By Jim Hagarty
It had been kickin’ around the house for almost 20 years, an old family fiddle that just sort of ended up at our place.
Sealed in a sturdy steel case, it was brought out now and then to be admired, but quickly locked away again for the next time someone became curious enough to snap back the clasps. From one corner to the other, the charming little instrument spent its days and nights silently, within the darkness of its velvet-lined confines, ignored, if not totally unloved. It had gone into a temporary sleep around the same time its owner took up the rest of a more permanent kind.
Then one day recently, with some time on my hands, I thought I’d examine the old music maker to see what it was really like. I had heard somewhere along the way that it was just an inexpensive model, and so I never was able to work up much enthusiasm about it. I don’t play the fiddle, though I’ve always sort of wanted to and maybe now was the time…
Opening the slightly battered case, I breathed in a whiff of mustiness, and instantly wished that, cheap or not, the fiddle had been in the open air all these years. I took the shapely, little brown box upstairs and grabbing the bow, scratched away on its out-of-tune strings with all the precision of a novice skater, taking his first spin across the ice. It was not pretty and metaphorically speaking, I fell on my head and butt several times in quick succession.
To the relief of my family, I finally put the bow away and turned my attention to exactly what kind of fiddle I was holding. Knowing a bit about the heirarchy of acoustic guitars, I figured the same sort of importance is probably attached to when, where and by whom a fiddle was made. So, I took a squinty look through one of the wavy, musical-note cutouts in the top of the instrument and spelled out the first few letters I saw: “S-t-r-a-d…” I couldn’t see too well so I took it over to one of the lamps and holding it near the bulb, examined the details more closely. “Stradivarius” was most clearly written. “1713”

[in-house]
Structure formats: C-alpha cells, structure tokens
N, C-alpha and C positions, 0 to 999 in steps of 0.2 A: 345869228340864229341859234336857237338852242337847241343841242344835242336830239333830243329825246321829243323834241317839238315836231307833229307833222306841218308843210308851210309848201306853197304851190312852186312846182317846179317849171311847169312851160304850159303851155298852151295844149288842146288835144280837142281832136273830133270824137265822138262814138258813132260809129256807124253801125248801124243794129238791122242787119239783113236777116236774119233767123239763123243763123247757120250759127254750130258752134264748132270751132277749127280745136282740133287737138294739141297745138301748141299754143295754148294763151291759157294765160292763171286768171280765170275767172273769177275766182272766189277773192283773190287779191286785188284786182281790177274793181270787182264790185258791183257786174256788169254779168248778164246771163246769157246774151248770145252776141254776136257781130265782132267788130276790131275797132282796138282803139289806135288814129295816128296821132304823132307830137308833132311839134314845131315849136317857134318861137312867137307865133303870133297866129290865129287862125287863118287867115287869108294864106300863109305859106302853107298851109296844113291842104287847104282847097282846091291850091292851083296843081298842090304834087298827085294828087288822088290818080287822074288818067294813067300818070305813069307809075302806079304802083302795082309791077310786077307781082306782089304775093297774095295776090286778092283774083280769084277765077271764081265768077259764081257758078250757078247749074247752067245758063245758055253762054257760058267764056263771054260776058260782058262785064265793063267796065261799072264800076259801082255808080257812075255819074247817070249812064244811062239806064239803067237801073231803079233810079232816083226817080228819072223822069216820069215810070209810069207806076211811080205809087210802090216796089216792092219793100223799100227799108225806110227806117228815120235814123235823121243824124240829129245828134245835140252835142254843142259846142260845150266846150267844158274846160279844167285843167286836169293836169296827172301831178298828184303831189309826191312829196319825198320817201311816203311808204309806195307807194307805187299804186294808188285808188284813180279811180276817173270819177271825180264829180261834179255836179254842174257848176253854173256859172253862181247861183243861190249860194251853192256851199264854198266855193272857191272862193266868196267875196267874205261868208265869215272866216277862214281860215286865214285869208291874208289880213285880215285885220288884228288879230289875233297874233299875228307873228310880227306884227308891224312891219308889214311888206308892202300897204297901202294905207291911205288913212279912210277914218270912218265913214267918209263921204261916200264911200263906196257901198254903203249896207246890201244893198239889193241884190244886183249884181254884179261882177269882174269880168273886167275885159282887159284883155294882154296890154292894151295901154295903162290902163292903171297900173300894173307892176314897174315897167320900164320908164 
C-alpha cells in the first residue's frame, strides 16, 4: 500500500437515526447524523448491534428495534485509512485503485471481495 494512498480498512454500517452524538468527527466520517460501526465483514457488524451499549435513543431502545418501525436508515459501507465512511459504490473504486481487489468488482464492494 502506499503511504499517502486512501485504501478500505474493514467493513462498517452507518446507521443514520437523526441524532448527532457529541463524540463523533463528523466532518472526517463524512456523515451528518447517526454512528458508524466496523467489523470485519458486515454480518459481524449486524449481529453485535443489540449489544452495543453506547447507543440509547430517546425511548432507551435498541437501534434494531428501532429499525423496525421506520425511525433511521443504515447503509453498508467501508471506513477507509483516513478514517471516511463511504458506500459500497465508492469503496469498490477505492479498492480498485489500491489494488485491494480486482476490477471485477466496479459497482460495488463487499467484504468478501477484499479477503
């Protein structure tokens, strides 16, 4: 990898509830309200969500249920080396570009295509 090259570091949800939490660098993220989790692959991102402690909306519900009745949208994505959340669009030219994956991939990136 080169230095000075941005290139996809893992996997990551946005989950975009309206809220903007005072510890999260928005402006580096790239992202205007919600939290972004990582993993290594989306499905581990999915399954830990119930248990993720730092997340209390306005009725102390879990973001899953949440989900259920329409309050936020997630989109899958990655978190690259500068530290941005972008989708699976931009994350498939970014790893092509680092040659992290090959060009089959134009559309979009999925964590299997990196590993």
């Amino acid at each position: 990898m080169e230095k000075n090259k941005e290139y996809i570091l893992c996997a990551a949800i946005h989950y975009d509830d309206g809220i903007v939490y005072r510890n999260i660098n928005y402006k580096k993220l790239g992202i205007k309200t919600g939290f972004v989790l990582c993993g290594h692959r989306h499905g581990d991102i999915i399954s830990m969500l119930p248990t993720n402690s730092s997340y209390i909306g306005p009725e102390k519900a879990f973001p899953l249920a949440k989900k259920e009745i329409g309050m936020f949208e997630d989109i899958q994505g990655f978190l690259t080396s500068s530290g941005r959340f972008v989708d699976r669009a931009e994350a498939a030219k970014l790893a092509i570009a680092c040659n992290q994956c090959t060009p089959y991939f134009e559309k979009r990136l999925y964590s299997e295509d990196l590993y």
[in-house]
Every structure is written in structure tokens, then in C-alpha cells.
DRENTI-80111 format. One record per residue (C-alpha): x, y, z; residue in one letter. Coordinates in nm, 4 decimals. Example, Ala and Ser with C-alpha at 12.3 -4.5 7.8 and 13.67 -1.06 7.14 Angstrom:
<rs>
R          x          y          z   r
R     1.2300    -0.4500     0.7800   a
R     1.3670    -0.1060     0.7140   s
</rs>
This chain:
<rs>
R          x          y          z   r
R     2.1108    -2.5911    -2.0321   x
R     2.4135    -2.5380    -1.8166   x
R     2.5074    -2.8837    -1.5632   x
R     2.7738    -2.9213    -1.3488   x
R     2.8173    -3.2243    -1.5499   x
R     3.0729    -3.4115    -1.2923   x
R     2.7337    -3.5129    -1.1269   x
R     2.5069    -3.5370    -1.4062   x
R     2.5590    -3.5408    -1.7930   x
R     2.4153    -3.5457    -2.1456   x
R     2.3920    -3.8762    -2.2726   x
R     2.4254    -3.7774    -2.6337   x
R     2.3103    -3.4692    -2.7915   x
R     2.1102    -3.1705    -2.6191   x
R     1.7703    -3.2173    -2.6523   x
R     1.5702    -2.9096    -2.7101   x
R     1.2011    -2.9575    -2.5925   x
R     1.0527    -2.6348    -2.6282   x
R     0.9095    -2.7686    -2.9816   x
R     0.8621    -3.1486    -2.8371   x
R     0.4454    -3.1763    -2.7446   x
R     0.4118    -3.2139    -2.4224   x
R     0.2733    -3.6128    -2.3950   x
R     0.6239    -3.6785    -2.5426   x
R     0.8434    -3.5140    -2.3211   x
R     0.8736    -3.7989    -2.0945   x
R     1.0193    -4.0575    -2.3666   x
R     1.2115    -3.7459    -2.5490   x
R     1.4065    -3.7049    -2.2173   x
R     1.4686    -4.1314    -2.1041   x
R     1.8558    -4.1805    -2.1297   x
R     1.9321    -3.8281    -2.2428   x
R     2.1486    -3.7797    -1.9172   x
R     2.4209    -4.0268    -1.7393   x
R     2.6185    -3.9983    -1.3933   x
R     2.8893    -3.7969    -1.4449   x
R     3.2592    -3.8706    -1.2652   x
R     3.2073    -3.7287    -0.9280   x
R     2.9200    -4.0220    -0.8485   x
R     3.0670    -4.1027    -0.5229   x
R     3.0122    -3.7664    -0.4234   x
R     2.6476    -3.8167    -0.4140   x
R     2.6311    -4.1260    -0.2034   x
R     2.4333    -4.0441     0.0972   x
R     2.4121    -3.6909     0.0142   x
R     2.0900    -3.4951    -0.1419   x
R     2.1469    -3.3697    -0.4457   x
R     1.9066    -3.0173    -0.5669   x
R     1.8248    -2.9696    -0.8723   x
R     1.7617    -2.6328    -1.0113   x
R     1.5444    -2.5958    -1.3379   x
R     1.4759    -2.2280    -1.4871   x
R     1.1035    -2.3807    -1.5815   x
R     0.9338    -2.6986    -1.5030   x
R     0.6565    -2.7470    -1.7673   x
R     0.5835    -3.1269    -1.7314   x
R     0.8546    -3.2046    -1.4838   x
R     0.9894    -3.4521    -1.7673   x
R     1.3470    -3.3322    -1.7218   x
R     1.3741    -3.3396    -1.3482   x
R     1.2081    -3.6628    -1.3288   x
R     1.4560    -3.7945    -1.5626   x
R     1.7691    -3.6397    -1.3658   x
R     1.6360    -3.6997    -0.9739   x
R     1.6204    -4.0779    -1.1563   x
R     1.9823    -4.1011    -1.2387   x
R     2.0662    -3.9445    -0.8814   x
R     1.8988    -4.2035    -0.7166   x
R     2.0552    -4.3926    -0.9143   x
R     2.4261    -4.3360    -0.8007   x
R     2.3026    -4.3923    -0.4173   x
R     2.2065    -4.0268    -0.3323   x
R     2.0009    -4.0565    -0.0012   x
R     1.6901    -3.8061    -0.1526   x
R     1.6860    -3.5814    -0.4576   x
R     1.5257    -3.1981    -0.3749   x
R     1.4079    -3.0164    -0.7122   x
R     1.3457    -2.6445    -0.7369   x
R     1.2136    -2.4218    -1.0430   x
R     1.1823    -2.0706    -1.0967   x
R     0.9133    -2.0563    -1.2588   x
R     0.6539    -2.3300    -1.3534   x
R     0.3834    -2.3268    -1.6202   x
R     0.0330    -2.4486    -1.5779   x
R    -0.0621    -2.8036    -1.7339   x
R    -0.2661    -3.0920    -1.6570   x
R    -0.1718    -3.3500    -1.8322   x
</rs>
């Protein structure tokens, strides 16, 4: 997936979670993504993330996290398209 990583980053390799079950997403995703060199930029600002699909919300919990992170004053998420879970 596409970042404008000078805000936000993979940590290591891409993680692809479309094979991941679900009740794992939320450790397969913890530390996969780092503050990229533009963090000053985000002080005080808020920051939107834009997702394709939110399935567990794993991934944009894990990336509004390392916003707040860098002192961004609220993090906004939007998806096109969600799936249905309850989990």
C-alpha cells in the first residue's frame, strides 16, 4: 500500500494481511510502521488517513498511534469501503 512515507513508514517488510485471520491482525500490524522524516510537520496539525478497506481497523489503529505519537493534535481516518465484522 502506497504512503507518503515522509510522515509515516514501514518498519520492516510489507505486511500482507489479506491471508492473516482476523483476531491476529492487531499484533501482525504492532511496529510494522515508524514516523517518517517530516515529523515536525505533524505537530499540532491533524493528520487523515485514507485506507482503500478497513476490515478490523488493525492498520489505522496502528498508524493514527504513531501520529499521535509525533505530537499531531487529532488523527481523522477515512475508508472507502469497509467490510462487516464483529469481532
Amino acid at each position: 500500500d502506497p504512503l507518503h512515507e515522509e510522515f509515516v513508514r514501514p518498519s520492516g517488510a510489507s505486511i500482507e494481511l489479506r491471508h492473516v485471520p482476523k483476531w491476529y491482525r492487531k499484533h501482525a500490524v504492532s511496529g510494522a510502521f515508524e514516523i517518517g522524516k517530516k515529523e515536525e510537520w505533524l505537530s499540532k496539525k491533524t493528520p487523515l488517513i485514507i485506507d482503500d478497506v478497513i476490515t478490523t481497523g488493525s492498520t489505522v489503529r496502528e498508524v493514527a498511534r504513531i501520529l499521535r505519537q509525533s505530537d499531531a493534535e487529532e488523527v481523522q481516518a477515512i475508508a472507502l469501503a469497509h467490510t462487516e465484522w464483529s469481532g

Now, I don’t know if it’s possible to take a stroke while looking through a hole in a fiddle, but I felt like one might be coming on. Had the Greater Power finally smiled down on my humble family with a plan to make the rest of our days on Earth a little bit easier? How many millions of dollars was I just then holding in my suddenly shaky hands? What should be my next move, in light of this discovery?
As if on cue, worries followed the jubilation. What if something happened to the “Strad” (as I have found out they are affectionately called) and we couldn’t collect? A house fire, a home invasion, other calamities.
And then there was the wider family. This being an heirloom of sorts, what portion of my good fortune should be shared with other members of the clan, people who obviously didn’t yet know about the riches I was about to be knee deep in. Was this even information that needed to be shared with relatives? Wouldn’t things be easier if I kept this to myself?
I took another look into the fiddles innards. “Antonius Stradivarius. facelbat Cremona 1713.”
This just kept getting better and better.
But in every crowd there is a spoiler. Someone just waiting to burst your bubble.
“Hey Dad, you might want to come take a look at this,” said my daughter, who had borrowed the fiddle for a look of her own.
I peeked again through the music note hole, this time looking just above the name of the acknowledged greatest violin maker of all time. There, looking back at me from their safe confines, were two other little words I had missed.
“Copy of” brought my dreams of riches and ease to an crushing end. As did the words just below the name of Anton’s hometown: “Made in West Germany.”
Now there wasn’t any West Germany in 1713 or even a Germany, for that matter. West Germany didn’t emerge until after the Second World War.
As usual, I am a wiser but sadder man.
Just once in this life I’d like to be the opposite – a foolish but happier man.
With a billion fiddle bucks in the bank!